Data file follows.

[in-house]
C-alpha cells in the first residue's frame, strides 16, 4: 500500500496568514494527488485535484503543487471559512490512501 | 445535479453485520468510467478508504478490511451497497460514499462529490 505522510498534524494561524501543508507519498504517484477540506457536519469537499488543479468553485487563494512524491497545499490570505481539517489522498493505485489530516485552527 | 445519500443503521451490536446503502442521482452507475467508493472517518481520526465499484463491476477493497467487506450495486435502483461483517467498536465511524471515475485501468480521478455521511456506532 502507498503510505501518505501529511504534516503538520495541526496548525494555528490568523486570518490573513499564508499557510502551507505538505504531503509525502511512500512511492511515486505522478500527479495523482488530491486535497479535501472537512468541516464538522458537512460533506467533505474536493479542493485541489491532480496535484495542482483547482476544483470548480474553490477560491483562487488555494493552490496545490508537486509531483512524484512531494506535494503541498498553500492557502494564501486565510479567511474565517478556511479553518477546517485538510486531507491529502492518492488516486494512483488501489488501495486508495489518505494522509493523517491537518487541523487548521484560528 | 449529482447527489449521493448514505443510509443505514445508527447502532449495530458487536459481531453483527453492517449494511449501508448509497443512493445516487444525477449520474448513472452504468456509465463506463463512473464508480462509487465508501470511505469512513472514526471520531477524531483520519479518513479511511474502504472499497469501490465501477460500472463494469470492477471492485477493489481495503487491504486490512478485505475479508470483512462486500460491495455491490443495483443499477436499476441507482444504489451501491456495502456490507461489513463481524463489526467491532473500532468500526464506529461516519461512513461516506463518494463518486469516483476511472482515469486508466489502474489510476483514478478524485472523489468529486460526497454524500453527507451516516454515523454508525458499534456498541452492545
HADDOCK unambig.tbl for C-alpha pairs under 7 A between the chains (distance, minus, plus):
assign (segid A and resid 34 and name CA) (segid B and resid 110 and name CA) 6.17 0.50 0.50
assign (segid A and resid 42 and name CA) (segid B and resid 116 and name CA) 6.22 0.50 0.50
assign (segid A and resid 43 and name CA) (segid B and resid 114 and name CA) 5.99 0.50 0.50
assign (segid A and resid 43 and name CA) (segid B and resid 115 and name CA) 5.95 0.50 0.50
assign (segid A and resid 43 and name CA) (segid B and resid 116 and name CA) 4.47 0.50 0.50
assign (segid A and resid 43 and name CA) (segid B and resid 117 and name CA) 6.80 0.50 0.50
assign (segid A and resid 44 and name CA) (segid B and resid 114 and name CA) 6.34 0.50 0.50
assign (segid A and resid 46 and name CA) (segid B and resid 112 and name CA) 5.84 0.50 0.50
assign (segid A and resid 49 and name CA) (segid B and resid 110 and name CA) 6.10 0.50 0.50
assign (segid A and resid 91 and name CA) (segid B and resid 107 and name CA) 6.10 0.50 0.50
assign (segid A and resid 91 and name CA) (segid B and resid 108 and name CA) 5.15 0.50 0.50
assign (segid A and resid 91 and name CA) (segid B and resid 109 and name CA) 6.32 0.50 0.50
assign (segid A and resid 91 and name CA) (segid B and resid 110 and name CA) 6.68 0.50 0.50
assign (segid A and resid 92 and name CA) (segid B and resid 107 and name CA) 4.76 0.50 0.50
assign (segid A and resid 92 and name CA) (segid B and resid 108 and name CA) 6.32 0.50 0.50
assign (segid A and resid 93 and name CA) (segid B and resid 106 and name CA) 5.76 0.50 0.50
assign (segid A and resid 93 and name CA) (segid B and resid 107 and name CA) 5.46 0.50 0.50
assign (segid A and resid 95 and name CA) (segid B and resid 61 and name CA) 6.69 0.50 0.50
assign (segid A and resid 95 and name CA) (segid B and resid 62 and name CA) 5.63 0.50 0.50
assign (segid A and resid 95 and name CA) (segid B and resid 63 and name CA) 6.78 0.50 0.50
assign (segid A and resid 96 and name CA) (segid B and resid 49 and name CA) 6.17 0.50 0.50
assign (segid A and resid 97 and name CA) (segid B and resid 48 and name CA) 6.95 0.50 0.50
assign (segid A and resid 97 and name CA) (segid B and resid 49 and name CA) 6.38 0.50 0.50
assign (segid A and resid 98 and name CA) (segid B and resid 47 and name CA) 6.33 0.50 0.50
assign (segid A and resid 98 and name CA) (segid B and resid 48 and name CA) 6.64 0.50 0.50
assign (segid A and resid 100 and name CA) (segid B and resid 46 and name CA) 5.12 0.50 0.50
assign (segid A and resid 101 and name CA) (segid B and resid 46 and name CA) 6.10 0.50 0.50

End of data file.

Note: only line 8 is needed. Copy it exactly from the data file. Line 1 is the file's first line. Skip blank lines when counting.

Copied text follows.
assign (segid A and resid 43 and name CA) (segid B and resid 116 and name CA) 4.47 0.50 0.50